Vietnam in Film: Opening the Doors of Representation

Until the Vietnam War, Hollywood and most of America had held the US soldier in an almost mythic regard; they were the defenders of truth and liberty against worldwide tyranny run amok.  WWII had drafted the ordinary man, farmers, bakers, grocers, and then violently launched them with little training to the dizzy heights of martyrdom.   And Hollywood, for it’s part, had done it’s best to maintain that level of divinity.

John Wayne was as famous a soldier as he was a cowboy, and the heroism portrayed on the big screen helped define and further the already patriotic tendencies of military nations such as the United States.  When talking of Vietnam, most critics choose The Green Berets (1968) as the first significant film to deal with the Vietnam conflict; undeniably a John Wayne picture through and through, it took a typical “John Wayne” attitude toward the issue of communism, war and foreign enemies.   An essay by Michael Hammond featured in Genre and Contemporary Hollywood described The Green Berets as “a fairly traditional war film” and “thus, it exemplified and presaged the divisions in critical and generic expectations of the war film in the Vietnam era.” Though despite the freshness in regards the style and level of violence “…political divisions were brought into focus by the virulent anti-communist rhetoric of The Green Berets

From the beginnings of the Vietnam War in the late 50s to its unusual end in the 70s, America had undergone a radical change in the attitudes and in the collective mind of its youth; European art films had taken influence over even mainstream cinema, the civil rights movement had progressed rapidly into the Black Panthers, in many states Sodomy laws had been repealed, psychedelics had been and gone and cocaine had taken its place as the drug-of-choice.   More significantly here is the fact that once the conflict was over, no longer were soldiers hailed as heroes, but as pawns in state-sponsored aggression.  The draft had taken ordinary men from their everyday lives and flown them 8,000 miles to face combat with little more than a few weeks military training. And if we are to believe the filmic depictions that would occur over the next few years, many were a little too sociopathic for the experience or too irresponsible for combat.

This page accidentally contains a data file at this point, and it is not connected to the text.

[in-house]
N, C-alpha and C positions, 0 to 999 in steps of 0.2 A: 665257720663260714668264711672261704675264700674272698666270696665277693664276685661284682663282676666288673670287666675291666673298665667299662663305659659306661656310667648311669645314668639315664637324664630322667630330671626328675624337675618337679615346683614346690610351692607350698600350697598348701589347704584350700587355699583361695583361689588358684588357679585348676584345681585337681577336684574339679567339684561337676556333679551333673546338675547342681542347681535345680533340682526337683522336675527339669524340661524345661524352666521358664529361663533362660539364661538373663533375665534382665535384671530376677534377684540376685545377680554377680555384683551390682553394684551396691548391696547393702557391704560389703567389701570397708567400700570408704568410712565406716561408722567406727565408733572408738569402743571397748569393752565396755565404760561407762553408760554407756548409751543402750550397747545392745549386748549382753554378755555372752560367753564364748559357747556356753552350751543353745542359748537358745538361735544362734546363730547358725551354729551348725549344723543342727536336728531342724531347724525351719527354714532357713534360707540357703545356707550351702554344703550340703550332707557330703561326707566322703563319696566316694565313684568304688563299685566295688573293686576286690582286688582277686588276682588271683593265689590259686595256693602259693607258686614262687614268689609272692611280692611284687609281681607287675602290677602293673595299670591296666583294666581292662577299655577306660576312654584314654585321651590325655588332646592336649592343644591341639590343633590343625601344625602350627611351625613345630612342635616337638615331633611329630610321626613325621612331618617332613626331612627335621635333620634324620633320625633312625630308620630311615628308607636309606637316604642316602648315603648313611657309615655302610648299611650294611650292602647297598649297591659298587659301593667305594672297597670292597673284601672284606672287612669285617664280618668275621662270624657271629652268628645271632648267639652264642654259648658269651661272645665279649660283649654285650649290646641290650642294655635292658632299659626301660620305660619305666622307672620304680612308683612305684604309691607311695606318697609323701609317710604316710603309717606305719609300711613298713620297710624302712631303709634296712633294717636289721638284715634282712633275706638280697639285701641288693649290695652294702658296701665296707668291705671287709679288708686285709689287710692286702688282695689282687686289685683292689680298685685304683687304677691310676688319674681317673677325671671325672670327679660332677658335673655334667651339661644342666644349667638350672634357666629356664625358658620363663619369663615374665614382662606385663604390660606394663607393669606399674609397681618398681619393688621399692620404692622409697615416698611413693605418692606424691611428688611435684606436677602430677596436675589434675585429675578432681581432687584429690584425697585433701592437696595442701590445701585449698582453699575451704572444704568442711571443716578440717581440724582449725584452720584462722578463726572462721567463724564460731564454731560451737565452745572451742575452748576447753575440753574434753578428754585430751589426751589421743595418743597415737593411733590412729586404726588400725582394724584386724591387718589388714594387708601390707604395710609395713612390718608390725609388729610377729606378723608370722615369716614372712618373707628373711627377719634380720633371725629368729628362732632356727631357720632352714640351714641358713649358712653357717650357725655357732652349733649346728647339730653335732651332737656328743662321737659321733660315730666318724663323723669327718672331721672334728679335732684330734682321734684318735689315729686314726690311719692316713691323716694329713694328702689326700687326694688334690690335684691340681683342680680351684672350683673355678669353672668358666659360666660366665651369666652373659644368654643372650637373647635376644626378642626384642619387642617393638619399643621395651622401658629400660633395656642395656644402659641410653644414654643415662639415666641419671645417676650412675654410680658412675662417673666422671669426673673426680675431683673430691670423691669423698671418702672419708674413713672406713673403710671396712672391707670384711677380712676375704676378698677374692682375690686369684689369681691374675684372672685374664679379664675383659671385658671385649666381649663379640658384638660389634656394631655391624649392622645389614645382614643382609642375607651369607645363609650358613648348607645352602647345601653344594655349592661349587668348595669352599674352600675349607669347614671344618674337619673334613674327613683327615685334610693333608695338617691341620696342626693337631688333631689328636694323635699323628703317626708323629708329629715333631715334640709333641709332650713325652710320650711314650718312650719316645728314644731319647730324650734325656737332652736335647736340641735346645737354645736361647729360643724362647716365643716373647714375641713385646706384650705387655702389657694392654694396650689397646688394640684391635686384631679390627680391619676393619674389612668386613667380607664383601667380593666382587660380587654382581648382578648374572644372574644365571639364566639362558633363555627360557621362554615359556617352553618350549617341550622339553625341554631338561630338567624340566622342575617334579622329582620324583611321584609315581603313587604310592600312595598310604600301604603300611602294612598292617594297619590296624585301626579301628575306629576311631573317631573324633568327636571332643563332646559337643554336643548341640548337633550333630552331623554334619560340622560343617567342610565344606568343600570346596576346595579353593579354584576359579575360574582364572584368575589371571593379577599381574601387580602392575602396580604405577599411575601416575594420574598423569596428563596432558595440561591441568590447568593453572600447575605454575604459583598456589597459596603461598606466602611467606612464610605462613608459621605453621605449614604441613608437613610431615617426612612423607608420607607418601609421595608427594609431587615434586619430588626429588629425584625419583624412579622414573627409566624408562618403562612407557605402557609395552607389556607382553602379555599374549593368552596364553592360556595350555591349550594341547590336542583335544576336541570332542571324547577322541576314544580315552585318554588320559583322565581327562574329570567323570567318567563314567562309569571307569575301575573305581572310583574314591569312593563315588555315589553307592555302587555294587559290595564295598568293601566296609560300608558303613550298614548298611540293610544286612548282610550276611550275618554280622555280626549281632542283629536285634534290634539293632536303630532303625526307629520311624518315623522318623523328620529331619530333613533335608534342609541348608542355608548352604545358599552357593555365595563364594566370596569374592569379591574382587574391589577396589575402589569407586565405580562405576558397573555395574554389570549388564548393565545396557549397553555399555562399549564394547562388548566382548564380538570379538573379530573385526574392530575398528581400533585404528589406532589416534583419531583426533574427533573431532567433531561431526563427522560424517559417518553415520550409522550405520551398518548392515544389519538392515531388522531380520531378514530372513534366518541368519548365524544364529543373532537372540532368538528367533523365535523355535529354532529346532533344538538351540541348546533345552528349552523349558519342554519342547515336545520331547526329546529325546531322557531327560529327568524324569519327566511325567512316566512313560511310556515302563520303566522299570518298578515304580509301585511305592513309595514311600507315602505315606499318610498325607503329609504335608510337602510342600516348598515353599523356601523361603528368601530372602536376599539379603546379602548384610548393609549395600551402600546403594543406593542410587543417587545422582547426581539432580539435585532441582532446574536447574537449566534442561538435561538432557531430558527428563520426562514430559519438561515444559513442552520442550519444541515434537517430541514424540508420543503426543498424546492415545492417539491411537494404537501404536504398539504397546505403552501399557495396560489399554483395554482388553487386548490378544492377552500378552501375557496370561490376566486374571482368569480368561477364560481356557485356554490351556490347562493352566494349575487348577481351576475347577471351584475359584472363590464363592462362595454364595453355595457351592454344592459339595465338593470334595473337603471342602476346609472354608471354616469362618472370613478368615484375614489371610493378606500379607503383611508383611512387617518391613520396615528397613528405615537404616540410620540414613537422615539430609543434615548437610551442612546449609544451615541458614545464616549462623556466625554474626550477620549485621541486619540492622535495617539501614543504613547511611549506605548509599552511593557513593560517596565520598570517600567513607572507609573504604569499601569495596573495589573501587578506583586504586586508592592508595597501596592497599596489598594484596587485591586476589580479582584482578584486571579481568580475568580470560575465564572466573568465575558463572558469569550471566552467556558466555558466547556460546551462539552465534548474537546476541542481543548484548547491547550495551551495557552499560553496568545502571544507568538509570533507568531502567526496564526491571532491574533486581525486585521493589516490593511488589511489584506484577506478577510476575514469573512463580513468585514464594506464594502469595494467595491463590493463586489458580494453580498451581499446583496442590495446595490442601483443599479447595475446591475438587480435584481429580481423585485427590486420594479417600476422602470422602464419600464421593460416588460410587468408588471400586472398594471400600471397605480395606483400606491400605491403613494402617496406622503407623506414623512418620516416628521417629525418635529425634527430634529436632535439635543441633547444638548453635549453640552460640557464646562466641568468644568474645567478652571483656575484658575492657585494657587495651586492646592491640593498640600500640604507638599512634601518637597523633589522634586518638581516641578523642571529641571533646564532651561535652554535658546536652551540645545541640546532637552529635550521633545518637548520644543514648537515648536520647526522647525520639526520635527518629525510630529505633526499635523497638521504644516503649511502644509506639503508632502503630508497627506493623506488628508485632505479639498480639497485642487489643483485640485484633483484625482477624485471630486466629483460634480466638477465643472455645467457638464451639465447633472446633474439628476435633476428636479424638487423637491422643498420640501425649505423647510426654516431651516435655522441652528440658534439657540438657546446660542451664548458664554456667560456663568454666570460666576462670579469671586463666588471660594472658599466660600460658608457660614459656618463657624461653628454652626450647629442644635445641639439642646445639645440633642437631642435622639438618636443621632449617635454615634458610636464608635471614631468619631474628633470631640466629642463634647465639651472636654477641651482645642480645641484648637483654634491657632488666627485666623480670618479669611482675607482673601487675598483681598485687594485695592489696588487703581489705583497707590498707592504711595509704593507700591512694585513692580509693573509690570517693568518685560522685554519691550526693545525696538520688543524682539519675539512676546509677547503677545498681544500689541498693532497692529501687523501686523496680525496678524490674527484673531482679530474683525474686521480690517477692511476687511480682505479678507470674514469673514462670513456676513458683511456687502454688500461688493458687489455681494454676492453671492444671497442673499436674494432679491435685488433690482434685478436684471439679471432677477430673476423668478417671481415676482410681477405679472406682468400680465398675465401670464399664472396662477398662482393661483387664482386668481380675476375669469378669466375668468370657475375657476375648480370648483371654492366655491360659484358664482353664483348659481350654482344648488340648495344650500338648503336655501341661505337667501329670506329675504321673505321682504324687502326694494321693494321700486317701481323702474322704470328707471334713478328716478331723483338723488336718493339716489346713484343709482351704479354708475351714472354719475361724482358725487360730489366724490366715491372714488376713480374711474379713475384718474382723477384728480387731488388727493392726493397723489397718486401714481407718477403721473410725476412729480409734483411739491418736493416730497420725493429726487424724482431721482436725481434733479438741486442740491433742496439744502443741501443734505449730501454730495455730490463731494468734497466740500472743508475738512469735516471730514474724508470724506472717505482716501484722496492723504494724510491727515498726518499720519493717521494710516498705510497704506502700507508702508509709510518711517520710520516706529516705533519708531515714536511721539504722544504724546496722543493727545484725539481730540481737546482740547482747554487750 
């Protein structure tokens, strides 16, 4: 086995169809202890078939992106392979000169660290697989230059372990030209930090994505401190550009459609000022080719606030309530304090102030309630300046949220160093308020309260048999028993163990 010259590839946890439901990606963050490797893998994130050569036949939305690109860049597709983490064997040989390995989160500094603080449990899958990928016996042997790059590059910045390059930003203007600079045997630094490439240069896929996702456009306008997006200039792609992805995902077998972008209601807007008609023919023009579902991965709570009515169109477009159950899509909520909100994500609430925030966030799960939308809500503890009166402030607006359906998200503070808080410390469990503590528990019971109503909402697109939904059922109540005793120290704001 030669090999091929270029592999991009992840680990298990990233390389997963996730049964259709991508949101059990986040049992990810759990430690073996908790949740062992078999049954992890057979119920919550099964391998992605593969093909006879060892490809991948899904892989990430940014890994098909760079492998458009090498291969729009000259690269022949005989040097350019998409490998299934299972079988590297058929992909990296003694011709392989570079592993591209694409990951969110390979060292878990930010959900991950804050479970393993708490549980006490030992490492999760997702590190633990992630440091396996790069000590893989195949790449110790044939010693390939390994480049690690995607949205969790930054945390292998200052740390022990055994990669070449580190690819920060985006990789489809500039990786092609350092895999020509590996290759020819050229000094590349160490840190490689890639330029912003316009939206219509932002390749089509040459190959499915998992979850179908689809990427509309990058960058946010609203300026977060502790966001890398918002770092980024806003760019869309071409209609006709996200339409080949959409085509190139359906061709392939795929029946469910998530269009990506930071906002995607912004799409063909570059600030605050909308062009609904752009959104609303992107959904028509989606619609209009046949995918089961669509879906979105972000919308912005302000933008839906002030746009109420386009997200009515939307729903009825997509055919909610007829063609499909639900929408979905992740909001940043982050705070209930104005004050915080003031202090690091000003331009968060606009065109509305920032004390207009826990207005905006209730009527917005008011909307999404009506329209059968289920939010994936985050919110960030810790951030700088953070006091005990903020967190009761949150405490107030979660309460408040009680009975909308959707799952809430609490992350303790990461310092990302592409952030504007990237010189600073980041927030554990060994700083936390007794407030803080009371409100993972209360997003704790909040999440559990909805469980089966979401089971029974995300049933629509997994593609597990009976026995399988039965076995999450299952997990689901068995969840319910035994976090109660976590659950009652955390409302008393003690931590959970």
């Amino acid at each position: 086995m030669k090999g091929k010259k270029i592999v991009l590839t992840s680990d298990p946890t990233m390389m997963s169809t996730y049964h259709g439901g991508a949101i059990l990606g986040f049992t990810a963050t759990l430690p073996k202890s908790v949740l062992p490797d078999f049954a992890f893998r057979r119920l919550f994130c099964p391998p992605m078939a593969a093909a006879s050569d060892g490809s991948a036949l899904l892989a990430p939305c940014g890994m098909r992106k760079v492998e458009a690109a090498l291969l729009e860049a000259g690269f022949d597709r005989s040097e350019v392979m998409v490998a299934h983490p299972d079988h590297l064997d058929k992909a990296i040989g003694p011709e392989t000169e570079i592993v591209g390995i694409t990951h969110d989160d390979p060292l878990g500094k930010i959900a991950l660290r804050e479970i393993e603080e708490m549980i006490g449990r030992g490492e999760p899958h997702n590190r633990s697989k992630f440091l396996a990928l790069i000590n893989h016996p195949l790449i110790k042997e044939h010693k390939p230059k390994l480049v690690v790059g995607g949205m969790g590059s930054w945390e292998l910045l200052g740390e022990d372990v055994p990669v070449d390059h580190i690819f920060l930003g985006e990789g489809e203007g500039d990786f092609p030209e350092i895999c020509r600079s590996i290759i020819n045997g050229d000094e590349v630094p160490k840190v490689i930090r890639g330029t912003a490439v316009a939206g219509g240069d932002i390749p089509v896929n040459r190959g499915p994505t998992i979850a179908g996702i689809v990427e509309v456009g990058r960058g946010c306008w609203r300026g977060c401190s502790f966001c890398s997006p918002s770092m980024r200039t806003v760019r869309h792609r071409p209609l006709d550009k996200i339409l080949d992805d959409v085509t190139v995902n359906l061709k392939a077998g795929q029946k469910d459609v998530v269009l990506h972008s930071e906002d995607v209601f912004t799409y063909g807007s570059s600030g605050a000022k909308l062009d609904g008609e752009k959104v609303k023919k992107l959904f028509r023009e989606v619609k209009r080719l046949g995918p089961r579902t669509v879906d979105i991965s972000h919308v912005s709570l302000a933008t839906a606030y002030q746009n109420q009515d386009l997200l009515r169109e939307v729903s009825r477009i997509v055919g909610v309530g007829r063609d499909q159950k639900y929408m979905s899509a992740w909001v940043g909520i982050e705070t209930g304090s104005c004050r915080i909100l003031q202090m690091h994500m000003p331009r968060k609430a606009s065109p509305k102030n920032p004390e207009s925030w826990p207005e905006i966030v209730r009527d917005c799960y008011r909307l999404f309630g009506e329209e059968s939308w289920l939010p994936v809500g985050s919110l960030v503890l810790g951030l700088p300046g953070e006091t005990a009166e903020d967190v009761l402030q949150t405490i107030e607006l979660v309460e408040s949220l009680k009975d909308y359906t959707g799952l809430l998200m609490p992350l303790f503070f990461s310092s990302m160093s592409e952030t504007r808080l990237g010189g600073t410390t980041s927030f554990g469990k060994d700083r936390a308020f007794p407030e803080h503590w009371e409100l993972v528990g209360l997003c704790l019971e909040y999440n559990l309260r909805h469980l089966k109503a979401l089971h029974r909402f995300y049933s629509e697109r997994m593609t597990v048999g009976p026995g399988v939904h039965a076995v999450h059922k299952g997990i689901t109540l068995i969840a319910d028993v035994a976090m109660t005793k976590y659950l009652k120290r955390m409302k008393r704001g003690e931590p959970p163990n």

By the end of the 70s, Hollywood’s depiction of the war had been skewed slightly.  The movie brats had pushed the director to the forefront of film production and art and existentialism had replaced the traditional ideas of conventional genre.  Two films are most notable in this period, Michael Cimino’s The Deer Hunter (1978) and Frances Ford Coppola’s Apocalypse Now (1979).

Although both were more cerebral in their themes and deconstruction of conflict, neither took a liberal view and in fact showed very little in terms of actual combat.  The Deer Hunter spends most of it’s time in a small town, moving only to foreign lands to show the viciousness of the VC and the effect of their murderous Communism on a gang of small town good old boys;  Ideologically, it is a more film about masculinity and individuality and the quest to reinstate an equilibrium.   Ryan and Kellner claim in Hollywood and War, The Film Reader that “its bleak, ambiguous ending inspired many to read it as an anti-Vietnam-war statement.  We [the authors] respect these positions, but we read the film from the perspective of the critique of ideology, and in that light, it seems less progressive.”

Apocalypse Now takes a similar view of masculinity, though the politics are more nihilistic.  The film itself uses the Vietnam War as a smokescreen for its own individualist purposes, rather than reflecting too obviously on the War as a whole; tho it did provide many powerful images and interesting uses of soundtrack that became standard for Vietnam films. As Hammond again explains;

Apocalypse Now sought solutions which spun off from the narrative openness of the war itself and from the madness of US political and military strategy.  In doing so, it provided the Vietnam War, and many subsequent Vietnam War films, with a visual and aural aesthetic; helicopters, napalm and the popular music soundtrack.  Moreover, both [Apocalypse now and The Deer Hunter] contain atrocity scenes which were to become central to Vietnam War films in the mid-80s”

A new kind of war film emerged in the 80s, one that took the spectator and threw him/her into the middle of the horrors of war and took a retrospective look at the political and sexual climate existent during the 60s. It seems that if the young, southern right-wingers could find themselves in Vietnam, so could The Doors listening, dope-smoking, long-hairs.  In just a short two year period three significant war films would be released that would  analyse the nature of male sexuality and masculinity and use the industry’s, and the genre’s, very own established and hard fought conventions as a springboard for their own renegade rhetoric.  The films were Oliver Stone’s Platoon (1986), John Irvine’s Hamburger Hill (1987) and Stanley Kubrick’s Full Metal Jacket (1987). The most interesting of these from the point of view or homoerotic / homo-social standpoint is Platoon.  It would use the 60s artistic community’s fascination with European writers and Greek mythology to analyse in depth the nature of the various bonds between soldiers, it would also win Best Picture Oscar and turn out to be one of the highest-grossing US movies of all time.

Platoon begins when a new recruit, Chris Taylor (Charlie Sheen) arrives in Vietnam, wet behind the ears, he is confronted not just with the realities of the violence of combat but also the divisions that exist within the men he serves with.  Stone deliberately creates a very specific and obvious duality in the ideologies of the unit.  One side of the platoon is aligned with Sgt. Robert Barnes (Tom Berenger), an aggressive and tough Southerner with a right-wing philosophy and ruthless code of practice who inspires the same level of discipline and aggression in those who ally themselves with him.  Conversely, Sgt. Elias Grodin (Willam Dafoe), Barnes’ counter-part, leads the other faction known as the ‘Heads’; the soldiers who have not bought into the politics of military propaganda, those who, in between skirmishes choose to spend their time getting high and listening to Jefferson Airplane (a band well  known psychedelic influences).  It is also worth noting that many of the troops in Elias’ gang are Black, the only Black soldier incorporated into Barnes’ group is there because he disapproves of the others’ drug taking.